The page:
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AS A REPUTABLE INDEPENDENT jewelry store owner, you likely have a love/hate relationship with the concept of “clearance.” Cathy Calhoun of Calhoun Jewelers in Royersford, PA, never even utters the word. “To me, it gives the appearance that nobody ever wanted that jewelry,” she says. “The one promotion that worked was I sent direct mail to my customers that said if they spend $350 or more, they receive one free CZ and silver bar necklace,” Calhoun says. “This way, they get an extra gift for somebody and they seem to like that. But I did not mention clearance merchandise.”

Tim Bodis of Diamond Designs by Bodis in Rice Lake, WI, has tried different types of sales with mixed results and mixed emotions. “I hate the big discounts, but usually they have the best results,” he says. “All take planning and a lot of prep time.”

Denise Oros of Linnea Jewelers in La Grange, IL, organizes several each year, and isn’t afraid to try something new. But she admits there is a downside. “The biggest problem is sale mentality,” she says. Customers say they’d rather wait to buy until the annual Ladies Night Out sale in April. “I am thrilled it is so well received, but occasionally there are times when having an annual sale comes back to bite you, especially for women who can’t make up their minds.” Pros outweigh cons, though, for Oros. “The buying frenzy of Ladies Night Out certainly makes up for it,” she says.

Have a sale too often, and shoppers will ignore it, or think of you as “that discount place.” But if, like Nordstrom, you discount once or twice a year, the sale will be more credible and take on more significance.

When Cory Schifter took over family business Casale Jewelers in Staten Island, NY, seven years ago, sales were taboo. Casale had established its brand largely through philanthropy and community involvement. But Bottom Line Marketing convinced Schifter that sales events can boost business if done properly and creatively. Now he usually holds four a year, including a Santa Surplus sale, a half-off half the store and a wedding band weekend. To promote events, Schifter uses digital marketing, advertising and a blog. “We weren’t really a sales store, but we found success in doing that,” he says.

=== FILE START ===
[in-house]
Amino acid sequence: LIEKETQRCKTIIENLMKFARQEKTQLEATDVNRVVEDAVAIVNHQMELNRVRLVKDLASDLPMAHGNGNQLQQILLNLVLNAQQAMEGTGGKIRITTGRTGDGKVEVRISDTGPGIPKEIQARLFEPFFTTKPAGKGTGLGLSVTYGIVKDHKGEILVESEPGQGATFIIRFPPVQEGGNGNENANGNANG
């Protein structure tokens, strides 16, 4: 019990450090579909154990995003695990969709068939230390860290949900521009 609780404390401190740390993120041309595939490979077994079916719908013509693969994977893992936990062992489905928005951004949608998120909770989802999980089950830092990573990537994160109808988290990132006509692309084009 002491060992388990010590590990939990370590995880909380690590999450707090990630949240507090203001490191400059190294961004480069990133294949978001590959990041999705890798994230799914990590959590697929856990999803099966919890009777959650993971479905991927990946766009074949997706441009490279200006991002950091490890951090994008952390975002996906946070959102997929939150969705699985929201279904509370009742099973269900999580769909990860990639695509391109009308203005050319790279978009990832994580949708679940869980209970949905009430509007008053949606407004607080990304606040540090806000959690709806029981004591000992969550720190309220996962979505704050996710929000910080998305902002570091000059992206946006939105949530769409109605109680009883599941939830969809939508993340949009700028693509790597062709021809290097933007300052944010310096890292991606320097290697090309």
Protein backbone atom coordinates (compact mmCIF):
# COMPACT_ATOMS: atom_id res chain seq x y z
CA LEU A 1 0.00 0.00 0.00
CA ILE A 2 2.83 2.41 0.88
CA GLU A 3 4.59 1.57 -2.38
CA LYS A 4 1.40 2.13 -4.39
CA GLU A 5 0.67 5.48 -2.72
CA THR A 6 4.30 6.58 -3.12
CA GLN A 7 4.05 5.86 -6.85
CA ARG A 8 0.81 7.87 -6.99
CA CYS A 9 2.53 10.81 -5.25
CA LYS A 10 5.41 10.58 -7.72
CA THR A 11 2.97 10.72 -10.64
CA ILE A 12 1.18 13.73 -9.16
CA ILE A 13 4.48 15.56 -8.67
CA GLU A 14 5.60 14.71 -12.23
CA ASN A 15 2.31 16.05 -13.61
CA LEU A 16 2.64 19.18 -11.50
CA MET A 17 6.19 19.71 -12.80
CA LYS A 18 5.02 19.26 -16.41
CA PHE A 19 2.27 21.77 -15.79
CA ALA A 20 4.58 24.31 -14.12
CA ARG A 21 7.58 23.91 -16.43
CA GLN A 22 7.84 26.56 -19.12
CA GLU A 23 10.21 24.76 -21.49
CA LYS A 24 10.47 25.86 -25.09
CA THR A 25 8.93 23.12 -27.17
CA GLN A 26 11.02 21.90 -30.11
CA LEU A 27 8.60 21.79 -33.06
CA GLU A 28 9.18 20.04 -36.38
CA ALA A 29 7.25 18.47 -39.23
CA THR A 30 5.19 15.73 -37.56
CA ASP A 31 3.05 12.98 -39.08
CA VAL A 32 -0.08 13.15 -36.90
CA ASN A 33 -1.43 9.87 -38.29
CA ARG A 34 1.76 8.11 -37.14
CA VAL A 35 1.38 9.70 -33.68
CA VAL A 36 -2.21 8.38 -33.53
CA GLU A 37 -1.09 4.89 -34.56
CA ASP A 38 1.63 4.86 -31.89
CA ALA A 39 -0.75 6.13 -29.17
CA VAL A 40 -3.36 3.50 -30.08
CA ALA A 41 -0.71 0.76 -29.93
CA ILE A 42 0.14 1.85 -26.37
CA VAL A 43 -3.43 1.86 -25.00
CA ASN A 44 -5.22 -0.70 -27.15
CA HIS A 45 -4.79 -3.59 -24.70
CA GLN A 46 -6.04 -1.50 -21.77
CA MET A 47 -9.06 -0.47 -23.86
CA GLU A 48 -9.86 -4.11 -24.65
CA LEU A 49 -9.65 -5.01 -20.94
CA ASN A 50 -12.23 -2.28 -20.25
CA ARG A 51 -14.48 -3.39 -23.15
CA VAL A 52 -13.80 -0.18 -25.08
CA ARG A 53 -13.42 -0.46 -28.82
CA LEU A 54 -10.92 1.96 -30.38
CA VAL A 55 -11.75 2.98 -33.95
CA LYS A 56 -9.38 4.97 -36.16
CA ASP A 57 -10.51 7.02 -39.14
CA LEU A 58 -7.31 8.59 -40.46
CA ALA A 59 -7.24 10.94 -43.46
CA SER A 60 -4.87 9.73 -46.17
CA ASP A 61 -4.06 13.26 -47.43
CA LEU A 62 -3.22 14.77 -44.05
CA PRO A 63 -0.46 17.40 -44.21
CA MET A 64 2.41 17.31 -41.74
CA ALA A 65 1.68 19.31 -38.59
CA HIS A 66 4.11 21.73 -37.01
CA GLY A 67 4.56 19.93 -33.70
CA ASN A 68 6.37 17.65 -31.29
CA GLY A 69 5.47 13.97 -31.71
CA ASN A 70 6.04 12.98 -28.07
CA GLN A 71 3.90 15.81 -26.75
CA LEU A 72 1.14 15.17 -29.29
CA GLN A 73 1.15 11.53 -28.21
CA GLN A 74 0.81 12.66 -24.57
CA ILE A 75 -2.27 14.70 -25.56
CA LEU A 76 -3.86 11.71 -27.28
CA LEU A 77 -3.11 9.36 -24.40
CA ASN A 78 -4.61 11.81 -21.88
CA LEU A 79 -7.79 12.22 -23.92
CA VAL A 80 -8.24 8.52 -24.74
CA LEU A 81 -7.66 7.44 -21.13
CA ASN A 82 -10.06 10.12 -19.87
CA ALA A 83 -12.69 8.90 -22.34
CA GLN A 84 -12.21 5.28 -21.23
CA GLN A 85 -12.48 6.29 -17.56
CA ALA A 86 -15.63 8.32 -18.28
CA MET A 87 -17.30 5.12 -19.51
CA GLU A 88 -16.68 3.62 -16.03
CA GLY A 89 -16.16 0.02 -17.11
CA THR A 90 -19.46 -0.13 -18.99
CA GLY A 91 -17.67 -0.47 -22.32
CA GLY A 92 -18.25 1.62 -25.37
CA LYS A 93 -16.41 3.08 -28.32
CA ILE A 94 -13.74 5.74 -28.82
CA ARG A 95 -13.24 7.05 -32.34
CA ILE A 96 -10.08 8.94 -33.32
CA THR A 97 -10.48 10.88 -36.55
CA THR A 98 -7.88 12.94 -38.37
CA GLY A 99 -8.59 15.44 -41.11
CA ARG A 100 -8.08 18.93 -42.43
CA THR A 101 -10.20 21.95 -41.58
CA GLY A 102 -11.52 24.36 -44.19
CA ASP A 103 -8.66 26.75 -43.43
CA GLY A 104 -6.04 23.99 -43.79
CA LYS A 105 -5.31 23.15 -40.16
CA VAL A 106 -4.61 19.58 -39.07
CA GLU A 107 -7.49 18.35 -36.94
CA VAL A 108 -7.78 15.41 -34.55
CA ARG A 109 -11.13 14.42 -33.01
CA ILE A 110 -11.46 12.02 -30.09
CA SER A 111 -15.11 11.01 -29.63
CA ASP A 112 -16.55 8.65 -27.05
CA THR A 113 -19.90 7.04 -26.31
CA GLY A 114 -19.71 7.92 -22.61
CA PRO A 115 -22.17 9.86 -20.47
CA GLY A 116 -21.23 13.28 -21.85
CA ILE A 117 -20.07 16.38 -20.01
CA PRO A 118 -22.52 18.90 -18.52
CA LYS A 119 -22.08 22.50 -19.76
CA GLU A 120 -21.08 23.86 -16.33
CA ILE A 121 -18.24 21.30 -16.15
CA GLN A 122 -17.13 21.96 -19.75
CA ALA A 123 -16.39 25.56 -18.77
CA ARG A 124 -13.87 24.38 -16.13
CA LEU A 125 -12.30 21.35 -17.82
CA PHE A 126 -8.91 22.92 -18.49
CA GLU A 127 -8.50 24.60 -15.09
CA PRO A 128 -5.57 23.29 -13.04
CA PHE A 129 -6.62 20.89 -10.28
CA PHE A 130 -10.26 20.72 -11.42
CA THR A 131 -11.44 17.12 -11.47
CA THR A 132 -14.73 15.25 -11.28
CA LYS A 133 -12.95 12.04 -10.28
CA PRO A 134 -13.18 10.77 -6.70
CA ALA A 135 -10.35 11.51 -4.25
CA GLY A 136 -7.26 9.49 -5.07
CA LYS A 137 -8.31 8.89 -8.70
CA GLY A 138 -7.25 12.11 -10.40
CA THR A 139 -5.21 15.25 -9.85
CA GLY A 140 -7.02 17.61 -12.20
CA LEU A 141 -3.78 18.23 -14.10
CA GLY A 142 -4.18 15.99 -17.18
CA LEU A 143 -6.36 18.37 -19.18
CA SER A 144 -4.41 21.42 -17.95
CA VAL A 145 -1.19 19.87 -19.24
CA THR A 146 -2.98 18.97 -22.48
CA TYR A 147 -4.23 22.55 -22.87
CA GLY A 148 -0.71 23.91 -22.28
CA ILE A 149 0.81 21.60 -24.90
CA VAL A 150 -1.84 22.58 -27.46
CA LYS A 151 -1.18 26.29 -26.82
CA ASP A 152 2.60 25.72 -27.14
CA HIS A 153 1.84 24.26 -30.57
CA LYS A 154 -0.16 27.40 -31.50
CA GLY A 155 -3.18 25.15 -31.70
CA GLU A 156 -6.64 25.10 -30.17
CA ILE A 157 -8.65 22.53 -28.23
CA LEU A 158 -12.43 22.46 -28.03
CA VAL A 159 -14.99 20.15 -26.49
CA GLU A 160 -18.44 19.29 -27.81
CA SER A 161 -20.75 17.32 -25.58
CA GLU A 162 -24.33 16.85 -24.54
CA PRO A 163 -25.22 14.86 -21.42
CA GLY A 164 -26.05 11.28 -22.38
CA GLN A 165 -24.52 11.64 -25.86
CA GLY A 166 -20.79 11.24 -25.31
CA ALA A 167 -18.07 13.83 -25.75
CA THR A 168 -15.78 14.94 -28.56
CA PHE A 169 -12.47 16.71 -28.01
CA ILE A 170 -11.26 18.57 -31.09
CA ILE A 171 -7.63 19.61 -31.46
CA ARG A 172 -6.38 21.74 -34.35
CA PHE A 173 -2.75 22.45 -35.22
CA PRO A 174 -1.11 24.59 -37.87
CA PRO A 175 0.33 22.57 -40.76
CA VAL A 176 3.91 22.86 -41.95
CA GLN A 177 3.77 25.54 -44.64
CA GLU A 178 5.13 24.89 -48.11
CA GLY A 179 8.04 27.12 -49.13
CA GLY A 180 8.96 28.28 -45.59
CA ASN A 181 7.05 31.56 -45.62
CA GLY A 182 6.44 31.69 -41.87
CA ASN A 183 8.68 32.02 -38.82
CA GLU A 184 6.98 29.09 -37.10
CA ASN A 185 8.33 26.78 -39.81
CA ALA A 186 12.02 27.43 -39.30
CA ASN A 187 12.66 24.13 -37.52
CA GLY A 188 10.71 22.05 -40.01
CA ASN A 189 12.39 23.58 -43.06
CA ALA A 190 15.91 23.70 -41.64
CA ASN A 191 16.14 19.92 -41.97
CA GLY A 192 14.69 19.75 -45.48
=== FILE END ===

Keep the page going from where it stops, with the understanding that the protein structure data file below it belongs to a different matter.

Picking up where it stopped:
Ira Bergman, president of the Gordon Co., cautions that DIY, quick-hit sales are fine for what they are, but if jewelry store owners want to clear out hundreds of thousands of dollars worth of inventory over a longer period, they should consult a professional. “It’s like comparing apples and oranges. If a retailer does $1 million in a year, when we or another professional run the sale, we will in 60 days come very close to that million dollars in sales. If you’re really serious about moving your inventory and talking about substantial numbers, you shouldn’t try to do it yourself. We understand how to maintain momentum in a sale so that it will far exceed what the retailer will do on their own and will mitigate the cost of hiring a professional.”